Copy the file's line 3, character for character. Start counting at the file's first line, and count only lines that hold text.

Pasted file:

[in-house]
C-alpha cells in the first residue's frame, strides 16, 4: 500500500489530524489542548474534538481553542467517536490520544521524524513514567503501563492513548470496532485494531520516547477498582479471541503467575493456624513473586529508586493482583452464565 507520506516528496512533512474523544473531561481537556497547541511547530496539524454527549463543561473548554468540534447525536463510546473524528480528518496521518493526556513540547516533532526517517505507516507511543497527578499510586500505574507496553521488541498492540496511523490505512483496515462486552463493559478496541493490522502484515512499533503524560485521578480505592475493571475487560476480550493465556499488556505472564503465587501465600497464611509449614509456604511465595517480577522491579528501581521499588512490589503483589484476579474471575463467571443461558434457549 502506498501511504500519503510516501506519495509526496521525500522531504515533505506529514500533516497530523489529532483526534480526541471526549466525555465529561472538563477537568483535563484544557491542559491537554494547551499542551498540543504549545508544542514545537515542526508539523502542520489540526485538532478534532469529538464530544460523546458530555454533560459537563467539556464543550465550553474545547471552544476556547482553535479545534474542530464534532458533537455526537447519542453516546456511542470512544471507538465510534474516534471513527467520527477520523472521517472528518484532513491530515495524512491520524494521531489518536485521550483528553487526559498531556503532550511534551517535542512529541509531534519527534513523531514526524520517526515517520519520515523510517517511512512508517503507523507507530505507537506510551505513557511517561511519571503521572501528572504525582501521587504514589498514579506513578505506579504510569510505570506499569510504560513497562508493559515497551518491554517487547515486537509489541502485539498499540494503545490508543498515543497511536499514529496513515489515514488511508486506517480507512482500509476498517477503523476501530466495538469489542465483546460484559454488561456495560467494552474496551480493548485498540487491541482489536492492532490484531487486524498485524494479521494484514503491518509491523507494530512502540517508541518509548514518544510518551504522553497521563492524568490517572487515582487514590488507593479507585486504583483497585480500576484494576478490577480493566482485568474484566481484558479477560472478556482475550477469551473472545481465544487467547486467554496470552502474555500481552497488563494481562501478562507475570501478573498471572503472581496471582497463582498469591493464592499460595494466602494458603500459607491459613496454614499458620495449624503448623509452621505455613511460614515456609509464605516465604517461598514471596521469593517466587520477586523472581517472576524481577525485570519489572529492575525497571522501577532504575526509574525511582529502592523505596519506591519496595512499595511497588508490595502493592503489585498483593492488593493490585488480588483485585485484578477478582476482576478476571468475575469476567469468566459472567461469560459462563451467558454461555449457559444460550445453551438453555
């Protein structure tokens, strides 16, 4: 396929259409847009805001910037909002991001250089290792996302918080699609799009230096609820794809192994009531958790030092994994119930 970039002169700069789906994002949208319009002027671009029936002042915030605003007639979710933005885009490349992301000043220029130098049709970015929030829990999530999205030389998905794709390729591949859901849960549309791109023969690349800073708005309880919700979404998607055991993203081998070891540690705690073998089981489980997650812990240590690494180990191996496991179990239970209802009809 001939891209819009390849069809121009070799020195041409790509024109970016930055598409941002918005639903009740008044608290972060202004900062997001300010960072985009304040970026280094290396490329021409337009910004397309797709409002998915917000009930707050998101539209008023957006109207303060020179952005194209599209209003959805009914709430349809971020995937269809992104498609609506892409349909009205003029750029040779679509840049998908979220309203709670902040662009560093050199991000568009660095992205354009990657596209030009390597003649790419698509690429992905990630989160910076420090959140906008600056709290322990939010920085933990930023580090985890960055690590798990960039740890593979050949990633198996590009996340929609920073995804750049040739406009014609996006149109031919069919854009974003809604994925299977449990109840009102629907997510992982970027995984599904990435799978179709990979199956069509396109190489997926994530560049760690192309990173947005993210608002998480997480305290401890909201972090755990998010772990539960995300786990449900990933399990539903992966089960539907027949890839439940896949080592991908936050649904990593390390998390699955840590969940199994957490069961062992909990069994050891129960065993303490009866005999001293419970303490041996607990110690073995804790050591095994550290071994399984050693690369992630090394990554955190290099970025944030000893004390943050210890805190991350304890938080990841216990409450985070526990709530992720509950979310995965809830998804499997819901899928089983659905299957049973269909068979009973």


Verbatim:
């Protein structure tokens, strides 16, 4: 396929259409847009805001910037909002991001250089290792996302918080699609799009230096609820794809192994009531958790030092994994119930 970039002169700069789906994002949208319009002027671009029936002042915030605003007639979710933005885009490349992301000043220029130098049709970015929030829990999530999205030389998905794709390729591949859901849960549309791109023969690349800073708005309880919700979404998607055991993203081998070891540690705690073998089981489980997650812990240590690494180990191996496991179990239970209802009809 001939891209819009390849069809121009070799020195041409790509024109970016930055598409941002918005639903009740008044608290972060202004900062997001300010960072985009304040970026280094290396490329021409337009910004397309797709409002998915917000009930707050998101539209008023957006109207303060020179952005194209599209209003959805009914709430349809971020995937269809992104498609609506892409349909009205003029750029040779679509840049998908979220309203709670902040662009560093050199991000568009660095992205354009990657596209030009390597003649790419698509690429992905990630989160910076420090959140906008600056709290322990939010920085933990930023580090985890960055690590798990960039740890593979050949990633198996590009996340929609920073995804750049040739406009014609996006149109031919069919854009974003809604994925299977449990109840009102629907997510992982970027995984599904990435799978179709990979199956069509396109190489997926994530560049760690192309990173947005993210608002998480997480305290401890909201972090755990998010772990539960995300786990449900990933399990539903992966089960539907027949890839439940896949080592991908936050649904990593390390998390699955840590969940199994957490069961062992909990069994050891129960065993303490009866005999001293419970303490041996607990110690073995804790050591095994550290071994399984050693690369992630090394990554955190290099970025944030000893004390943050210890805190991350304890938080990841216990409450985070526990709530992720509950979310995965809830998804499997819901899928089983659905299957049973269909068979009973």